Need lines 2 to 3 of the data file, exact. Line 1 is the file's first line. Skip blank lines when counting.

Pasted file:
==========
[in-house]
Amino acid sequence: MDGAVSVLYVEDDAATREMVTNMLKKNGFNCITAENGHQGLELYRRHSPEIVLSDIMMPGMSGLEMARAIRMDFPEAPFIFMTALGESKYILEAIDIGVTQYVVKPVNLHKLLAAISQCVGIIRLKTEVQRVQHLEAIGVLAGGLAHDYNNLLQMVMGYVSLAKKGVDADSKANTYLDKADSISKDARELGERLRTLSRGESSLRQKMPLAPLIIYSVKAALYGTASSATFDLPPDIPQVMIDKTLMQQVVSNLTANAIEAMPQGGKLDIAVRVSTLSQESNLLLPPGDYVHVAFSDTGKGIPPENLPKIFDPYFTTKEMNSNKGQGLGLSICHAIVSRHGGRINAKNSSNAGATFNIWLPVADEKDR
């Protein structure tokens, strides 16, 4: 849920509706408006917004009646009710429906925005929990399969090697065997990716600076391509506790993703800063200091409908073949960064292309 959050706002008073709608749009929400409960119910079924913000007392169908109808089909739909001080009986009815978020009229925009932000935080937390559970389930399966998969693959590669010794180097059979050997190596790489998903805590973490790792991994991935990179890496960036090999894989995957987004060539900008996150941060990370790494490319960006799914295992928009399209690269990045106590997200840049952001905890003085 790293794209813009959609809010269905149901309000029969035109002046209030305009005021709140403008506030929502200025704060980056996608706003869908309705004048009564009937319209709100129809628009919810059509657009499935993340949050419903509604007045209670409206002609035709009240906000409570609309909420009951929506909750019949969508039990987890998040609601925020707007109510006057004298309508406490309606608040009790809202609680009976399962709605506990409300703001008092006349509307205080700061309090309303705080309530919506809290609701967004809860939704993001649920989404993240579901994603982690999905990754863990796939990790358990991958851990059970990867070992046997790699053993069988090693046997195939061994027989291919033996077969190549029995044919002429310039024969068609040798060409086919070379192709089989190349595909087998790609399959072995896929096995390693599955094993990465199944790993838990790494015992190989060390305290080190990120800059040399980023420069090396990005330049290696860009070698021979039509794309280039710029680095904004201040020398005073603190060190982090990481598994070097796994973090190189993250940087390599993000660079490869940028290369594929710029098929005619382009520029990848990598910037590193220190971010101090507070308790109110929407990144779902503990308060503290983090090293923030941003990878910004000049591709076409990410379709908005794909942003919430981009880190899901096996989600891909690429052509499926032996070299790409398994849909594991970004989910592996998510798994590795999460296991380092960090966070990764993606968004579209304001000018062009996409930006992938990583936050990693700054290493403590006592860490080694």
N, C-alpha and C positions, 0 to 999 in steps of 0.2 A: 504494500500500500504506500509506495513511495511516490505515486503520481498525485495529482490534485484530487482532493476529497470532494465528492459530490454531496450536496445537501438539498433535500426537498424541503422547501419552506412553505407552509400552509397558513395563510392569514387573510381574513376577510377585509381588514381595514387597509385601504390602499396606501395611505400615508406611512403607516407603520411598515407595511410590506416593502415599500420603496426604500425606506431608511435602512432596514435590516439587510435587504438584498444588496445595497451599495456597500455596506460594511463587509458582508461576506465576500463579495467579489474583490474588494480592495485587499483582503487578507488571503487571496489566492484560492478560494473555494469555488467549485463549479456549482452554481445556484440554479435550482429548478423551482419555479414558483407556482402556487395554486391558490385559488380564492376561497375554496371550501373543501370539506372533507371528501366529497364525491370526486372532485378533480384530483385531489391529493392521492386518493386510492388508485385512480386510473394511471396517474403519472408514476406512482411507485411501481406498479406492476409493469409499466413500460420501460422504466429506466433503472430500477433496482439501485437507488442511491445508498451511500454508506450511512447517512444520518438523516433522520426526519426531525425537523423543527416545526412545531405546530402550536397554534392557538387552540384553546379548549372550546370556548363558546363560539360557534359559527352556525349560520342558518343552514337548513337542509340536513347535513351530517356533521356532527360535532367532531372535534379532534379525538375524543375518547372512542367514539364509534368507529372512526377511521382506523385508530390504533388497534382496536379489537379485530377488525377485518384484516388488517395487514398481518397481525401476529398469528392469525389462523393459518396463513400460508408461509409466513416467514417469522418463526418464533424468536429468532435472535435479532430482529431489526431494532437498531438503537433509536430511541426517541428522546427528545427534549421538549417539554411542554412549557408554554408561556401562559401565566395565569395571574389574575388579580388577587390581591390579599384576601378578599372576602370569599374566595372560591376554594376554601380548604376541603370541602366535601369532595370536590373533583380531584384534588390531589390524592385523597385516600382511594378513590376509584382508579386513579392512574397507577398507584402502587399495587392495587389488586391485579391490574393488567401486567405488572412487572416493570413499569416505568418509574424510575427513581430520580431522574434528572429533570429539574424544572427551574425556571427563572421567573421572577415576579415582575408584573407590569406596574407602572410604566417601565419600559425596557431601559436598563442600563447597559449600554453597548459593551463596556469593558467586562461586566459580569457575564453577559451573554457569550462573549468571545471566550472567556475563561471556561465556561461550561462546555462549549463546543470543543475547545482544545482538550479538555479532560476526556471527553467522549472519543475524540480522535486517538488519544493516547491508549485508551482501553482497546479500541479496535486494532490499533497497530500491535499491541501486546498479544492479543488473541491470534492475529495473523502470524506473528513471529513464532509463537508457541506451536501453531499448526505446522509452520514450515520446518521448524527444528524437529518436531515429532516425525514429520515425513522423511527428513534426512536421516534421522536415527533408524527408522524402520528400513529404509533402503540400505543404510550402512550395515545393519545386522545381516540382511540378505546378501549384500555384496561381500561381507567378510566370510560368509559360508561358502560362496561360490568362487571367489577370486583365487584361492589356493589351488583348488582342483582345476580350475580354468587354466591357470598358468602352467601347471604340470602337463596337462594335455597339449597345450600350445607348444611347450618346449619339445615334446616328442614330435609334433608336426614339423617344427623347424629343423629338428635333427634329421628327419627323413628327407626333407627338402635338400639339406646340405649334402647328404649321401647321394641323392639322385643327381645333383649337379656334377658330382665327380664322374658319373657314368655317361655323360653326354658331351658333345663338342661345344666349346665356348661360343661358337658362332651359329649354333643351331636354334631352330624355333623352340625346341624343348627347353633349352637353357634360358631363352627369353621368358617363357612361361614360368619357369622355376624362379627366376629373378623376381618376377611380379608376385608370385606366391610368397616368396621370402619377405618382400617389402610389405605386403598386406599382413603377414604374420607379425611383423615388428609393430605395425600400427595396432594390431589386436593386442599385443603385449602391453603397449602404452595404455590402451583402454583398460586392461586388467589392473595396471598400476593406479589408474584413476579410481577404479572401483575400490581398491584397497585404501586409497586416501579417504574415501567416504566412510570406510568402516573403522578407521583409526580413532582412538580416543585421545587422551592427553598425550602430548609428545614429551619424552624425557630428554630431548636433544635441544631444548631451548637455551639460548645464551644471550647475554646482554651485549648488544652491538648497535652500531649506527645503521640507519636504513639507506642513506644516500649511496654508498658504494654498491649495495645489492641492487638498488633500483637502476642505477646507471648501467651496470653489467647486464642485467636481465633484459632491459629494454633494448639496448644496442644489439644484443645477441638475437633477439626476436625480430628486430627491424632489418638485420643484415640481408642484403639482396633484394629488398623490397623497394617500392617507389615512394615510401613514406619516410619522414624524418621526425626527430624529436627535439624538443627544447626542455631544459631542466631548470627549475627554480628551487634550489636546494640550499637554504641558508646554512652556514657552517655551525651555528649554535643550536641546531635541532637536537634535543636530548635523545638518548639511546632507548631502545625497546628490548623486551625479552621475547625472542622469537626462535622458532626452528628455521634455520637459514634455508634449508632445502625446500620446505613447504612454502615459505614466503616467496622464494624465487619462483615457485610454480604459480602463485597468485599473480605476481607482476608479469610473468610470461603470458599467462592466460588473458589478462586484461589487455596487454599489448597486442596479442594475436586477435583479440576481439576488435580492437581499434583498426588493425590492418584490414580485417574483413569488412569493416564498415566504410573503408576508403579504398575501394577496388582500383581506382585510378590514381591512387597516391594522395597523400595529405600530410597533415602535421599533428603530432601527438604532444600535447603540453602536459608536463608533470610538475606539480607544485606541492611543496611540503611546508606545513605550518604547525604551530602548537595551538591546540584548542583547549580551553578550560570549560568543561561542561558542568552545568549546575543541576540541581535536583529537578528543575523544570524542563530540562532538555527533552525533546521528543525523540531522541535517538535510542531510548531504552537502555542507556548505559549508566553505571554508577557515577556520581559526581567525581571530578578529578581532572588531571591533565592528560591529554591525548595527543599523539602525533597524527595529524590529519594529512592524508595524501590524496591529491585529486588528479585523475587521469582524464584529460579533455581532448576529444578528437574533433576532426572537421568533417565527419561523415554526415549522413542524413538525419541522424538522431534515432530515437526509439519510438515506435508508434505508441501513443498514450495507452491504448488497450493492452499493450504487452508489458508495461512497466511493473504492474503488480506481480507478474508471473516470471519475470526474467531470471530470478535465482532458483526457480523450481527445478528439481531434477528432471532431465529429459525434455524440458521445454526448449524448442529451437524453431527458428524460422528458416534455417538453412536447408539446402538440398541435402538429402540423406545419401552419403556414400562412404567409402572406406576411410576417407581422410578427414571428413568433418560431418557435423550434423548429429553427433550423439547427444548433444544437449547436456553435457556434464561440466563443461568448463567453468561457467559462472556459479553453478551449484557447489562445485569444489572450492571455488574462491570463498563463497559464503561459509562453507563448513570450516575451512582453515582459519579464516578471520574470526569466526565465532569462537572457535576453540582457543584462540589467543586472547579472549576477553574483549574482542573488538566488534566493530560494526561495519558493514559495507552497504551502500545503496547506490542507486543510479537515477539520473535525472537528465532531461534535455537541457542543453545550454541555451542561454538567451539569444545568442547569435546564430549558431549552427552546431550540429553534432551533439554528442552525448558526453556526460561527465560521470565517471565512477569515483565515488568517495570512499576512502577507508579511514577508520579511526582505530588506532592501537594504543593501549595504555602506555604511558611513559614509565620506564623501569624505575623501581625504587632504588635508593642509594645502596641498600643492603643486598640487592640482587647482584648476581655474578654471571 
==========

Amino acid sequence: MDGAVSVLYVEDDAATREMVTNMLKKNGFNCITAENGHQGLELYRRHSPEIVLSDIMMPGMSGLEMARAIRMDFPEAPFIFMTALGESKYILEAIDIGVTQYVVKPVNLHKLLAAISQCVGIIRLKTEVQRVQHLEAIGVLAGGLAHDYNNLLQMVMGYVSLAKKGVDADSKANTYLDKADSISKDARELGERLRTLSRGESSLRQKMPLAPLIIYSVKAALYGTASSATFDLPPDIPQVMIDKTLMQQVVSNLTANAIEAMPQGGKLDIAVRVSTLSQESNLLLPPGDYVHVAFSDTGKGIPPENLPKIFDPYFTTKEMNSNKGQGLGLSICHAIVSRHGGRINAKNSSNAGATFNIWLPVADEKDR
């Protein structure tokens, strides 16, 4: 849920509706408006917004009646009710429906925005929990399969090697065997990716600076391509506790993703800063200091409908073949960064292309 959050706002008073709608749009929400409960119910079924913000007392169908109808089909739909001080009986009815978020009229925009932000935080937390559970389930399966998969693959590669010794180097059979050997190596790489998903805590973490790792991994991935990179890496960036090999894989995957987004060539900008996150941060990370790494490319960006799914295992928009399209690269990045106590997200840049952001905890003085 790293794209813009959609809010269905149901309000029969035109002046209030305009005021709140403008506030929502200025704060980056996608706003869908309705004048009564009937319209709100129809628009919810059509657009499935993340949050419903509604007045209670409206002609035709009240906000409570609309909420009951929506909750019949969508039990987890998040609601925020707007109510006057004298309508406490309606608040009790809202609680009976399962709605506990409300703001008092006349509307205080700061309090309303705080309530919506809290609701967004809860939704993001649920989404993240579901994603982690999905990754863990796939990790358990991958851990059970990867070992046997790699053993069988090693046997195939061994027989291919033996077969190549029995044919002429310039024969068609040798060409086919070379192709089989190349595909087998790609399959072995896929096995390693599955094993990465199944790993838990790494015992190989060390305290080190990120800059040399980023420069090396990005330049290696860009070698021979039509794309280039710029680095904004201040020398005073603190060190982090990481598994070097796994973090190189993250940087390599993000660079490869940028290369594929710029098929005619382009520029990848990598910037590193220190971010101090507070308790109110929407990144779902503990308060503290983090090293923030941003990878910004000049591709076409990410379709908005794909942003919430981009880190899901096996989600891909690429052509499926032996070299790409398994849909594991970004989910592996998510798994590795999460296991380092960090966070990764993606968004579209304001000018062009996409930006992938990583936050990693700054290493403590006592860490080694």